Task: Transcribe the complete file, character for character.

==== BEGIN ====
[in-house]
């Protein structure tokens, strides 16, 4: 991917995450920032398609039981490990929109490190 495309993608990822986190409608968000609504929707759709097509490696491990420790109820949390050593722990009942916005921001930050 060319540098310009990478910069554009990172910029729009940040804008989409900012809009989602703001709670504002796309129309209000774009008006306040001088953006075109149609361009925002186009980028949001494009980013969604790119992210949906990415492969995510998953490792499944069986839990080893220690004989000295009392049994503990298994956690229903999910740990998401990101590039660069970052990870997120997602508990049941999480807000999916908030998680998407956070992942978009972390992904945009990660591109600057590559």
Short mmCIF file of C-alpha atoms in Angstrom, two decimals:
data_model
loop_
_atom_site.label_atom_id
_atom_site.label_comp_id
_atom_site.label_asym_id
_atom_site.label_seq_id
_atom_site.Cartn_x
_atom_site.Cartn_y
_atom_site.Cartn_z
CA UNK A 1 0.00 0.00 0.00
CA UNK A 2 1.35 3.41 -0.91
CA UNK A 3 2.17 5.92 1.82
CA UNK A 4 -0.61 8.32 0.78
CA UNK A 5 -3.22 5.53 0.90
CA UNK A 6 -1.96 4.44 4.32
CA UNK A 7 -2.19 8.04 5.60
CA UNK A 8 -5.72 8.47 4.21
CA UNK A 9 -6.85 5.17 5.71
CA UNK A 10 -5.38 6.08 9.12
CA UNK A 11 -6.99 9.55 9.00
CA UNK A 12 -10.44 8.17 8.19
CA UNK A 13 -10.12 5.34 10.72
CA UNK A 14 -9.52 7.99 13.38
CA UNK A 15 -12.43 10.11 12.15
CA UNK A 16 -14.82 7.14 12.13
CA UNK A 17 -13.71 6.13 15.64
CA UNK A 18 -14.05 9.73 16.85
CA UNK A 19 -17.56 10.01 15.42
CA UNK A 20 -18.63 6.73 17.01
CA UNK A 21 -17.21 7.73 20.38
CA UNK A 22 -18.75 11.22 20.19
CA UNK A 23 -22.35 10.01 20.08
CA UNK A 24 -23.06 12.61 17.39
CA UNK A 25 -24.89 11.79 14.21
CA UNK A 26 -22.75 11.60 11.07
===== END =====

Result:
[in-house]
């Protein structure tokens, strides 16, 4: 991917995450920032398609039981490990929109490190 495309993608990822986190409608968000609504929707759709097509490696491990420790109820949390050593722990009942916005921001930050 060319540098310009990478910069554009990172910029729009940040804008989409900012809009989602703001709670504002796309129309209000774009008006306040001088953006075109149609361009925002186009980028949001494009980013969604790119992210949906990415492969995510998953490792499944069986839990080893220690004989000295009392049994503990298994956690229903999910740990998401990101590039660069970052990870997120997602508990049941999480807000999916908030998680998407956070992942978009972390992904945009990660591109600057590559």
Short mmCIF file of C-alpha atoms in Angstrom, two decimals:
data_model
loop_
_atom_site.label_atom_id
_atom_site.label_comp_id
_atom_site.label_asym_id
_atom_site.label_seq_id
_atom_site.Cartn_x
_atom_site.Cartn_y
_atom_site.Cartn_z
CA UNK A 1 0.00 0.00 0.00
CA UNK A 2 1.35 3.41 -0.91
CA UNK A 3 2.17 5.92 1.82
CA UNK A 4 -0.61 8.32 0.78
CA UNK A 5 -3.22 5.53 0.90
CA UNK A 6 -1.96 4.44 4.32
CA UNK A 7 -2.19 8.04 5.60
CA UNK A 8 -5.72 8.47 4.21
CA UNK A 9 -6.85 5.17 5.71
CA UNK A 10 -5.38 6.08 9.12
CA UNK A 11 -6.99 9.55 9.00
CA UNK A 12 -10.44 8.17 8.19
CA UNK A 13 -10.12 5.34 10.72
CA UNK A 14 -9.52 7.99 13.38
CA UNK A 15 -12.43 10.11 12.15
CA UNK A 16 -14.82 7.14 12.13
CA UNK A 17 -13.71 6.13 15.64
CA UNK A 18 -14.05 9.73 16.85
CA UNK A 19 -17.56 10.01 15.42
CA UNK A 20 -18.63 6.73 17.01
CA UNK A 21 -17.21 7.73 20.38
CA UNK A 22 -18.75 11.22 20.19
CA UNK A 23 -22.35 10.01 20.08
CA UNK A 24 -23.06 12.61 17.39
CA UNK A 25 -24.89 11.79 14.21
CA UNK A 26 -22.75 11.60 11.07